Authenticate as Keycloak Admin

curl --location --request POST '<KEYCLOAK_SERVER>/auth/realms/master/protocol/openid-connect/token' \
--header 'Content-Type: application/x-www-form-urlencoded' \
--data-urlencode 'grant_type=password' \
--data-urlencode 'username=<KEYCLOAK_ADMIN_USER>' \
--data-urlencode 'password=<KEYCLOAK_ADMIN_PASS>' \
--data-urlencode 'client_id=admin-cli'

Get user list executed from a specific user account

Following are the prerequisite steps that needed to be applied on Keycloak Admin Console:

  1. From a selected realm, go to Manage ⟶ Users.
  2. To apply for a specific user, click on “View all users” button then click on selected user ID.
  3. Go to Role Mappings tab, select realm-management from the Client Roles.
  4. Scroll down in Available Roles, find view-users and add it into Assigned Roles.

Alternatively, this can be applied as a default value for all newly registered users;

  1. From a selected realm, go to Manage ⟶ Roles.
  2. Select realm-management from the Client Roles.
  3. Scroll down in Available Roles, find view-users and add it into Client Default Roles.

Get the access token:

curl --location --request POST '<KEYCLOAK_SERVER>/auth/realms/<REALM>/protocol/openid-connect/token' \
--header 'Content-Type: application/x-www-form-urlencoded' \
--data-urlencode 'grant_type=password' \
--data-urlencode 'username=<USERNAME>' \
--data-urlencode 'password=<PASSWORD>' \
--data-urlencode 'client_id=<CLIENT_ID>' \
--data-urlencode 'client_secret=<CLIENT_SECRET>'

Use the access token to get the user list:

curl --location --request GET '<KEYCLOAK_SERVER>/auth/admin/realms/<REALM>/users' \
--header 'Authorization: Bearer <ACCESS_TOKEN>'

Get a specific user info

Get the access token:

curl --location --request POST '<KEYCLOAK_SERVER>/auth/realms/<REALM>/protocol/openid-connect/token' \
--header 'Content-Type: application/x-www-form-urlencoded' \
--data-urlencode 'grant_type=password' \
--data-urlencode 'username=<USERNAME>' \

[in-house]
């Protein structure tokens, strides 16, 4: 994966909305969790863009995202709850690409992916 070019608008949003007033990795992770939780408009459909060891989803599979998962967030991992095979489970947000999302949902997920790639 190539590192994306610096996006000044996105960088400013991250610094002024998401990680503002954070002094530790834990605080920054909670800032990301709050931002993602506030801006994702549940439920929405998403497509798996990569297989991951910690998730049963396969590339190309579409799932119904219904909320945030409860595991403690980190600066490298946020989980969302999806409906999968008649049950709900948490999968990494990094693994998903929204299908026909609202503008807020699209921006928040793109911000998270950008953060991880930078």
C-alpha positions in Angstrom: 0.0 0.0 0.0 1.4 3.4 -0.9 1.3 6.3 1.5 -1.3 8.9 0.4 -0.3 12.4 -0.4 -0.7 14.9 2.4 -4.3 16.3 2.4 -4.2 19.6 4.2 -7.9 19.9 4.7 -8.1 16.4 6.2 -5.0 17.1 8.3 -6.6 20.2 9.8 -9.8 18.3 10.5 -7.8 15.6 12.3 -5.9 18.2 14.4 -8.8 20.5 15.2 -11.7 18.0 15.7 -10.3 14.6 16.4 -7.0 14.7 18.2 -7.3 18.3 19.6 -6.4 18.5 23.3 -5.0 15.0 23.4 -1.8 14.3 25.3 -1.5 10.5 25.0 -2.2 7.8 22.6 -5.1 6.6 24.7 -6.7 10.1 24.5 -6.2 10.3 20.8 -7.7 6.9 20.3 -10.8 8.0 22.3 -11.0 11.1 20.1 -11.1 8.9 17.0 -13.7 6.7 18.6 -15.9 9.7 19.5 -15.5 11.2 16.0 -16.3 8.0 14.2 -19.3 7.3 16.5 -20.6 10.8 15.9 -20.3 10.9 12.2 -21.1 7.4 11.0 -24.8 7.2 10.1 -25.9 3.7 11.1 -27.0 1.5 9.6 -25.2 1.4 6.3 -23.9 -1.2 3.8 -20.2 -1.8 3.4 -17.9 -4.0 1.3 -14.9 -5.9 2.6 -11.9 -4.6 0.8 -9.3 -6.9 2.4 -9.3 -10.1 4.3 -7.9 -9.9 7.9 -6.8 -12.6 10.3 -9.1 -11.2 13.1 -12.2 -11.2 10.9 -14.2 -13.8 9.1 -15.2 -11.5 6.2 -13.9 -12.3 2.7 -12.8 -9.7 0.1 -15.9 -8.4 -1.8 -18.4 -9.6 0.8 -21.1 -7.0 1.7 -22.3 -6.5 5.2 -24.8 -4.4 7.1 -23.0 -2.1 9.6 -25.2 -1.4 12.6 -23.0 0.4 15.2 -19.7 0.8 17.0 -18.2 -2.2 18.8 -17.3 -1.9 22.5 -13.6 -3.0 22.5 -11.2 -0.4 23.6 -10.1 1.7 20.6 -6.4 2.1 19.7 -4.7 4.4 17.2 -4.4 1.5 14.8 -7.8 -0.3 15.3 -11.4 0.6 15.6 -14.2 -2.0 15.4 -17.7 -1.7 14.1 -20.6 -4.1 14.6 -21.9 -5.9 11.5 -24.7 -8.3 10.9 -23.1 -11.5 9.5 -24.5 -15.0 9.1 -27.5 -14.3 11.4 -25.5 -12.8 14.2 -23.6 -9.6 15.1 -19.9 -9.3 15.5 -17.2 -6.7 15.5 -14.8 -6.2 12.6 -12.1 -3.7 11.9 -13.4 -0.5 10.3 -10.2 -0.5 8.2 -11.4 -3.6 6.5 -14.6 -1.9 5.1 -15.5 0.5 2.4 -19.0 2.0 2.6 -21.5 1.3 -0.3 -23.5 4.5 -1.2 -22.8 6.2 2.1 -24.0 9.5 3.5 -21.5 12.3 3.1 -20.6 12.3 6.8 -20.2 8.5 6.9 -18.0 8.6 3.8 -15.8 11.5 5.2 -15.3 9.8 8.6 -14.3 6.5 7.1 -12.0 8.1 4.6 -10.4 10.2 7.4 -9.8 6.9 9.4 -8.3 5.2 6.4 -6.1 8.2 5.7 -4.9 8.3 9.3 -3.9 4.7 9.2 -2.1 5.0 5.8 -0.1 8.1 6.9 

--data-urlencode 'password=<PASSWORD>' \
--data-urlencode 'client_id=<CLIENT_ID>' \
--data-urlencode 'client_secret=<CLIENT_SECRET>'

Grab the user ID and use it to get the respective user info:

curl --location --request GET 'https://<KEYCLOAK_SERVER>/auth/admin/realms/<REALM>/users/<USER_ID>' \
--header 'Authorization: Bearer <ACCESS_TOKEN>'

Get user roles from a specific user

Get the access token:

curl --location --request POST '<KEYCLOAK_SERVER>/auth/realms/<REALM>/protocol/openid-connect/token' \
--header 'Content-Type: application/x-www-form-urlencoded' \
--data-urlencode 'grant_type=password' \
--data-urlencode 'username=<USERNAME>' \
--data-urlencode 'password=<PASSWORD>' \
--data-urlencode 'client_id=<CLIENT_ID>' \
--data-urlencode 'client_secret=<CLIENT_SECRET>'

Grab the user ID and use it get the user roles:

curl --location --request GET '<KEYCLOAK_SERVER>/auth/admin/realms/<REALM>/users/<USER_ID>/role-mappings' \
--header 'Authorization: Bearer <ACCESS_TOKEN>'

Quick Deployment of Keycloak via Docker Compose

Example of docker-compose.yml file:

version: '3.5'

volumes:
  pgkeycloak-data:
    name: acme_pgkeycloak-data
 
networks:
  acme:
    driver: bridge
    name: acme_network

services:

  pgkeycloak:
    image: postgres:12-alpine
    container_name: keycloak_database
    volumes:
      - pgkeycloak-data:/var/lib/postgresql/data
    environment:
      POSTGRES_DB: keycloak
      POSTGRES_USER: keycloakdb
      POSTGRES_PASSWORD: ${KEYCLOAK_DB_PASSWORD}
    ports:
      - "5432:5432"
    networks:
      - acme
 
  keycloak:
    container_name: keycloak_service
    image: keycloak:latest
    environment:
      KEYCLOAK_USER: ${KEYCLOAK_ADMIN_USER}
      KEYCLOAK_PASSWORD: ${KEYCLOAK_ADMIN_PASS}
      PROXY_ADDRESS_FORWARDING: "true"
      DB_USER: keycloakdb
      DB_PASSWORD: ${KEYCLOAK_DB_PASSWORD}
      DB_DATABASE: keycloak
      DB_ADDR: pgkeycloak
      DB_VENDOR: postgres
      DB_SCHEMA: public
    ports:
      - "8080:8080"
      - "8443:8443"
    networks:
      - acme
    depends_on:
      - pgkeycloak

You can use following docker-compose CLI to get started:

$ docker-compose -f docker-compose.yml up -d

There are a lot of great resources that you could find online (simply google it) to learn more about Keycloak, and the best way to start is to visit its official website.